Light management is essential to improve the performance of optoelectronic devices as they depend on the interaction between photons and device design. This research demonstrates novel approaches to enhance the light absorption in thin-film III-V photovoltaics (PV) and light emission from micrometer-scale light-emitting diodes (μLED). The high power conversion efficiency (PCE) realized in III-V PV makes them attractive power generation sources, especially for off-the-grid space-related missions. Thin-film PV (< 1 μm) offer great tolerance towards the inevitable radiation damage in the space environment as carrier collection is maintained compared to their optically thick counterparts (3-5 μm). To combat transmission loss of photons traveling through the thinned device, this work develops textured back surface reflectors (BSR) to increase the optical path length (OPL) of unabsorbed photons to generate electron-hole pairs. The textures are created via etching techniques and epitaxial regrowth and are characterized by surface imaging and reflectance (R) measurements. The textured BSR with high diffuse R increase the OPL, and the best-known design demonstrates over a four-fold increase in the OPL, which is two times greater than the planar BSR. This research delivers new analyses useful to the PV community, including the lifetime enhancement factor and free-carrier absorption modeling, which aim to improve the PCE in thin-film PV. Modern display technology is constantly integrated into daily use to convey information and connect people worldwide. The next generation of wearable devices requires small-featured displays to achieve high resolution. The μLED delivers value to near-eye displays through low power consumption, long lifetime, high contrast, and increased resolution. As these devices reduce in size, surface states limit the light output power (LOP) at the roughened sidewalls, and the perimeter-to-area ratio must be considered. This research focuses on developing a fabrication process that improves LOP through sidewall treatments. The dry etch process is optimized to reduce surface roughness, and sidewall treatments via wet-chemical etching, in situ etching, and regrowth aim to improve the sidewall quality. Scanning electron microscopy on the LED sidewalls supports the optimized fabrication process. Luminescence characterization reveals that combinations of etching and regrowth suppress non-radiative recombination events. These techniques render pathways to enhance LOP in LEDs smaller than 25 μm x 25 μm.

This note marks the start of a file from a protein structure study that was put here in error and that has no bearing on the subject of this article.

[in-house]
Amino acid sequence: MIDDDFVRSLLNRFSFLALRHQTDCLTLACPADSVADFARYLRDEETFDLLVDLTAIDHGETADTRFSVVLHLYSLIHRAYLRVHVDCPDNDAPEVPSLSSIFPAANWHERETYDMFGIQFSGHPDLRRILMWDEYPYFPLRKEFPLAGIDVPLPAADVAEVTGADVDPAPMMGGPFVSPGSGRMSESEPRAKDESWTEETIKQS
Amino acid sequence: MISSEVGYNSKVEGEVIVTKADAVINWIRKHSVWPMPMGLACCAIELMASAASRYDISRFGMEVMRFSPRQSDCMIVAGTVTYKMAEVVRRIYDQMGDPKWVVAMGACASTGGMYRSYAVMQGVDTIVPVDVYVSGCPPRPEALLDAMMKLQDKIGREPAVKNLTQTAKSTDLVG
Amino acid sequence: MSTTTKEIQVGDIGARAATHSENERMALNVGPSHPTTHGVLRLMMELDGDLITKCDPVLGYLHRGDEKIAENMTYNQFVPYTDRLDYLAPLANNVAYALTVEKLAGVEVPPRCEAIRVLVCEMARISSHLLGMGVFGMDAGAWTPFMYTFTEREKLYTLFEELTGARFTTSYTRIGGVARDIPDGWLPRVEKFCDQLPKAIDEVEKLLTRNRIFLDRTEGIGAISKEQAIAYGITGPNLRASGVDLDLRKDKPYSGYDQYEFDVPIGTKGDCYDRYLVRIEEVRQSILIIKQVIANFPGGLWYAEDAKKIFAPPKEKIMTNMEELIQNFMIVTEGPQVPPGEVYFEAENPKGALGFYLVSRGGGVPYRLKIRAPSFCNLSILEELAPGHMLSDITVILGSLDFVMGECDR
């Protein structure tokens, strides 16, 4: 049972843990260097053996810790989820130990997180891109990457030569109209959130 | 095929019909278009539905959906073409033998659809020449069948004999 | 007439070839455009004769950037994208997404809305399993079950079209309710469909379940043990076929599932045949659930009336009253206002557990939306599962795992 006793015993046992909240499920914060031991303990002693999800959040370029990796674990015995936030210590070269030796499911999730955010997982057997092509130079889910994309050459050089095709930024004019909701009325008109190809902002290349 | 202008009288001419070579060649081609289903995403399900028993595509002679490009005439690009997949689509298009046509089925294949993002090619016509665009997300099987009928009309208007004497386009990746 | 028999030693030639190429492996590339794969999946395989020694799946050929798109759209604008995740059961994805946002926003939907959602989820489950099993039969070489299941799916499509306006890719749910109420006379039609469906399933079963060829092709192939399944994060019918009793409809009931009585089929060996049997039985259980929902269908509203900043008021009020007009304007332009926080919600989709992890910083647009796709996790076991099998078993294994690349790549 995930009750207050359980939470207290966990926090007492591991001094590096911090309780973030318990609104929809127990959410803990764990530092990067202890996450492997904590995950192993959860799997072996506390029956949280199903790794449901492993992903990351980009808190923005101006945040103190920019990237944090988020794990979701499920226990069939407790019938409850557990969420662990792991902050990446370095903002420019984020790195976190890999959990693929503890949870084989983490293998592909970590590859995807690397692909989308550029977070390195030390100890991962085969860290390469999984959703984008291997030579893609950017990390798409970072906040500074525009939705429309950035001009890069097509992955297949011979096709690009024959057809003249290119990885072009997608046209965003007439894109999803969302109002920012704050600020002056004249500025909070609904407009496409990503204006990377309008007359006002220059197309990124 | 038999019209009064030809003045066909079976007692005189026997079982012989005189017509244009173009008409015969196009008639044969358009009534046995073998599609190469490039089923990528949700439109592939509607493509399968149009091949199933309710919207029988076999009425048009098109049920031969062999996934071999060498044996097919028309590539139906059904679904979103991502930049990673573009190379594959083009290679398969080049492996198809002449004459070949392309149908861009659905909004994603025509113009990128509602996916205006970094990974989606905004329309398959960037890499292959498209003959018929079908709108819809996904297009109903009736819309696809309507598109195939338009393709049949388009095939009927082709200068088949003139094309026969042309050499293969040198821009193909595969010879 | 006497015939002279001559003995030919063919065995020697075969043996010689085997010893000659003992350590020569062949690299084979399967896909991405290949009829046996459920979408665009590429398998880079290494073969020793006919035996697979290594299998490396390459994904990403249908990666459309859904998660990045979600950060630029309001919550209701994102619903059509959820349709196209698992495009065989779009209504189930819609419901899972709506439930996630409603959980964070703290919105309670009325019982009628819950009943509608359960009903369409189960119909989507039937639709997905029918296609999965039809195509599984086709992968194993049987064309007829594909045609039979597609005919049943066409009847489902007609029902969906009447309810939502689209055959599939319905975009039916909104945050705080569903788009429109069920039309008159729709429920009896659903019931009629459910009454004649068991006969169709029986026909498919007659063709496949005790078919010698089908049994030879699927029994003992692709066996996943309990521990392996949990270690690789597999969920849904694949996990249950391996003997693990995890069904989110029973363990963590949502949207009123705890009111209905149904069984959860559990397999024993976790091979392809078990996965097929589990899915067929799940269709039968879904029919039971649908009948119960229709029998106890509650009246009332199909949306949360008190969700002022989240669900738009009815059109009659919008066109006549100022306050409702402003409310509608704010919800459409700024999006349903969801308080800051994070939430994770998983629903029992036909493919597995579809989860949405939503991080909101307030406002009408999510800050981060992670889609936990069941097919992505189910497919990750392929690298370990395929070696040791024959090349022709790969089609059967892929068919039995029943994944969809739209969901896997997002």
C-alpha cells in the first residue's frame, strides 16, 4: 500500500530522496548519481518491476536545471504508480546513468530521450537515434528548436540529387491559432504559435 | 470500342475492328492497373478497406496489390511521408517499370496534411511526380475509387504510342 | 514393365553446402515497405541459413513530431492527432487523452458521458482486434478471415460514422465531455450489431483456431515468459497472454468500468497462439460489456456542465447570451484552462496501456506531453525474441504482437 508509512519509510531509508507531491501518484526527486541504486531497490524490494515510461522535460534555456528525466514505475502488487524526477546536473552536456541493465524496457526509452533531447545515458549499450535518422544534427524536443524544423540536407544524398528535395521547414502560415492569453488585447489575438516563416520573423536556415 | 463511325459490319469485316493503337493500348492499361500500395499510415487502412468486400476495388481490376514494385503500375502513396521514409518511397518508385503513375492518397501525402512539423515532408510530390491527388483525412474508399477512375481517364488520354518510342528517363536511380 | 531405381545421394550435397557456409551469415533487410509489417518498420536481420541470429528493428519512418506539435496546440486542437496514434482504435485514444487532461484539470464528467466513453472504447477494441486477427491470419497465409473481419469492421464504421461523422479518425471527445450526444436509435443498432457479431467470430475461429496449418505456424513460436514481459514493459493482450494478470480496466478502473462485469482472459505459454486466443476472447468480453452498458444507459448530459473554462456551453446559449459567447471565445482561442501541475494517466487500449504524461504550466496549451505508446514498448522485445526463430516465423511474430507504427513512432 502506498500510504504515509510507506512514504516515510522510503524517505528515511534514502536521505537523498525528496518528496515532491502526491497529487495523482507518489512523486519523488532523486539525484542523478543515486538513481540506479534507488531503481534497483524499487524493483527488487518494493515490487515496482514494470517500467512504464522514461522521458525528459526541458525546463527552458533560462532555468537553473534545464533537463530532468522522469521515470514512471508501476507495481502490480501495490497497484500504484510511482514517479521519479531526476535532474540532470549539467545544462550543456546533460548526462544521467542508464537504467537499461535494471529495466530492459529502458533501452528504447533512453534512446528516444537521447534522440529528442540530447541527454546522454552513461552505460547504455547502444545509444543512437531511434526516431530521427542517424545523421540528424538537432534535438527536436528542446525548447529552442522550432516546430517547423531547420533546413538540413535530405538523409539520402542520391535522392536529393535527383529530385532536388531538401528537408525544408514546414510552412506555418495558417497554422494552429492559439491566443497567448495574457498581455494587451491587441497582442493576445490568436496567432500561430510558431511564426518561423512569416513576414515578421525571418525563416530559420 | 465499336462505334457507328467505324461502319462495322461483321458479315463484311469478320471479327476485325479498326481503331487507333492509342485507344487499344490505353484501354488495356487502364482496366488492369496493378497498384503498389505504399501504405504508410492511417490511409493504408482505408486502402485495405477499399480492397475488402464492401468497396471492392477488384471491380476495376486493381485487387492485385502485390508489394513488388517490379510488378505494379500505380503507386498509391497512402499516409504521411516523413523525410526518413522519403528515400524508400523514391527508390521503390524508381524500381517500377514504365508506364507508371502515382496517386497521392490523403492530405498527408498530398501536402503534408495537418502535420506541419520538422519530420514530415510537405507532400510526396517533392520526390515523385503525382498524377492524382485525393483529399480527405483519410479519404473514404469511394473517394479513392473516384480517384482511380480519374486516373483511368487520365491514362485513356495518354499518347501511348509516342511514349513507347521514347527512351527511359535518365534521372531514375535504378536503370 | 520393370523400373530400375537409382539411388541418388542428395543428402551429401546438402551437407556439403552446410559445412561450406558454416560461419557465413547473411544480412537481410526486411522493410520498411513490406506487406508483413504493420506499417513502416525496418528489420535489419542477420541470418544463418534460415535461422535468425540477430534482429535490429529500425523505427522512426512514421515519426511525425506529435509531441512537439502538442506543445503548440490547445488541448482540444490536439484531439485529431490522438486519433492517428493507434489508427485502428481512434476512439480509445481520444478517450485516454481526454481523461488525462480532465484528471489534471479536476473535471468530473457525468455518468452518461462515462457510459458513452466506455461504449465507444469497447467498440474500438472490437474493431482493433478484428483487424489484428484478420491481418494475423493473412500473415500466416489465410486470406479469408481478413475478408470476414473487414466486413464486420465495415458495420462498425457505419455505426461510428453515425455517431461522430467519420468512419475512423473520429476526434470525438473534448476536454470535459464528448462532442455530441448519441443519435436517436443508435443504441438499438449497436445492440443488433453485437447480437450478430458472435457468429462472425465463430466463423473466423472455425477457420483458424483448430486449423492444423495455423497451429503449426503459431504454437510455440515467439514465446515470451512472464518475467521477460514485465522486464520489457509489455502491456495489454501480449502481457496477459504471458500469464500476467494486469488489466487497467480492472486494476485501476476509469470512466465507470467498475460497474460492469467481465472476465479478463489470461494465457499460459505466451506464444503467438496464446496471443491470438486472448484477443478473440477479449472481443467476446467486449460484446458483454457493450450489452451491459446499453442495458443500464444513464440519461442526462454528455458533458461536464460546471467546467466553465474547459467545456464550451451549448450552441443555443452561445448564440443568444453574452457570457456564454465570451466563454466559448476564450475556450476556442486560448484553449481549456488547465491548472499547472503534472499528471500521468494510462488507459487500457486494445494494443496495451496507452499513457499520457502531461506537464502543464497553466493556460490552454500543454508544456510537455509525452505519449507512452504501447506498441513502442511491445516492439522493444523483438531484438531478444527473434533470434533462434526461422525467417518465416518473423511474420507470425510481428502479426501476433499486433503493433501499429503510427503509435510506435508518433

Library of Congress Subject Headings

Optoelectronic devices--Design and construction; Light absorption; Photovoltaic power generation; Thin films--Optical properties; Light-emitting diodes

Publication Date


Document Type


Student Type


Degree Name

Microsystems Engineering (Ph.D.)

Department, Program, or Center

Microsystems Engineering (KGCOE)


Seth Hubbard

Advisor/Committee Member

Mustafa A.G. Abushagur

Advisor/Committee Member

Parsian Mohseni


RIT – Main Campus

Plan Codes